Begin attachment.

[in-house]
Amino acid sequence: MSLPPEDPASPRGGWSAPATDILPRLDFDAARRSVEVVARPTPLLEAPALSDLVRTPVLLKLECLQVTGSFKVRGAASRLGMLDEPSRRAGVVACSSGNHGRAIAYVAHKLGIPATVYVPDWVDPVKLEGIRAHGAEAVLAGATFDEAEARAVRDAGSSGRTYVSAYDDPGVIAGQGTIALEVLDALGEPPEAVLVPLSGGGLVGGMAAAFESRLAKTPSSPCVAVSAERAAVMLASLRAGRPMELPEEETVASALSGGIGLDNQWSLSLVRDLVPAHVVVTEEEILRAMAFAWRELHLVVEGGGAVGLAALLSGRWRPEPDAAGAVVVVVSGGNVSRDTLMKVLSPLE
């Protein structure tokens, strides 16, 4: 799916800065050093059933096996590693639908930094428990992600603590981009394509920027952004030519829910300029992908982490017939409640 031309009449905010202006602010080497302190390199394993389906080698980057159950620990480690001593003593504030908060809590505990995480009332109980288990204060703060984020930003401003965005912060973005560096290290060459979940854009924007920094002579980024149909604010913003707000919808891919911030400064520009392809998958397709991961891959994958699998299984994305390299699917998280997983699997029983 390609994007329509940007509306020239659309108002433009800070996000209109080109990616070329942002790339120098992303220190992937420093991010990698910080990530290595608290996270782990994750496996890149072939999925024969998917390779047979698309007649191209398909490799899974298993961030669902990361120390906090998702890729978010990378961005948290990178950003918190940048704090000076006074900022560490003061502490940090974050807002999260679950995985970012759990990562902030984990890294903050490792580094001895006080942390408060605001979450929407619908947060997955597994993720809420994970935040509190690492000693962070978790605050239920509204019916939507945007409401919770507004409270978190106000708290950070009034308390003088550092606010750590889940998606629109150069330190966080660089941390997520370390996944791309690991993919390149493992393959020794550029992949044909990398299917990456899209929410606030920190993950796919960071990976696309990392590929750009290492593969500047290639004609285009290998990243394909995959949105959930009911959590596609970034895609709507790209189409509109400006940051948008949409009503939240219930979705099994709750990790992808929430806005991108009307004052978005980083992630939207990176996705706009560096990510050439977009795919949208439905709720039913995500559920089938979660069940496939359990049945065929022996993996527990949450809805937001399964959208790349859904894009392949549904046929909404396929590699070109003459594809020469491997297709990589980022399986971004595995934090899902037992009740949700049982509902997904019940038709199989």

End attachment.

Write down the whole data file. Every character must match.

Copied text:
[in-house]
Amino acid sequence: MSLPPEDPASPRGGWSAPATDILPRLDFDAARRSVEVVARPTPLLEAPALSDLVRTPVLLKLECLQVTGSFKVRGAASRLGMLDEPSRRAGVVACSSGNHGRAIAYVAHKLGIPATVYVPDWVDPVKLEGIRAHGAEAVLAGATFDEAEARAVRDAGSSGRTYVSAYDDPGVIAGQGTIALEVLDALGEPPEAVLVPLSGGGLVGGMAAAFESRLAKTPSSPCVAVSAERAAVMLASLRAGRPMELPEEETVASALSGGIGLDNQWSLSLVRDLVPAHVVVTEEEILRAMAFAWRELHLVVEGGGAVGLAALLSGRWRPEPDAAGAVVVVVSGGNVSRDTLMKVLSPLE
């Protein structure tokens, strides 16, 4: 799916800065050093059933096996590693639908930094428990992600603590981009394509920027952004030519829910300029992908982490017939409640 031309009449905010202006602010080497302190390199394993389906080698980057159950620990480690001593003593504030908060809590505990995480009332109980288990204060703060984020930003401003965005912060973005560096290290060459979940854009924007920094002579980024149909604010913003707000919808891919911030400064520009392809998958397709991961891959994958699998299984994305390299699917998280997983699997029983 390609994007329509940007509306020239659309108002433009800070996000209109080109990616070329942002790339120098992303220190992937420093991010990698910080990530290595608290996270782990994750496996890149072939999925024969998917390779047979698309007649191209398909490799899974298993961030669902990361120390906090998702890729978010990378961005948290990178950003918190940048704090000076006074900022560490003061502490940090974050807002999260679950995985970012759990990562902030984990890294903050490792580094001895006080942390408060605001979450929407619908947060997955597994993720809420994970935040509190690492000693962070978790605050239920509204019916939507945007409401919770507004409270978190106000708290950070009034308390003088550092606010750590889940998606629109150069330190966080660089941390997520370390996944791309690991993919390149493992393959020794550029992949044909990398299917990456899209929410606030920190993950796919960071990976696309990392590929750009290492593969500047290639004609285009290998990243394909995959949105959930009911959590596609970034895609709507790209189409509109400006940051948008949409009503939240219930979705099994709750990790992808929430806005991108009307004052978005980083992630939207990176996705706009560096990510050439977009795919949208439905709720039913995500559920089938979660069940496939359990049945065929022996993996527990949450809805937001399964959208790349859904894009392949549904046929909404396929590699070109003459594809020469491997297709990589980022399986971004595995934090899902037992009740949700049982509902997904019940038709199989």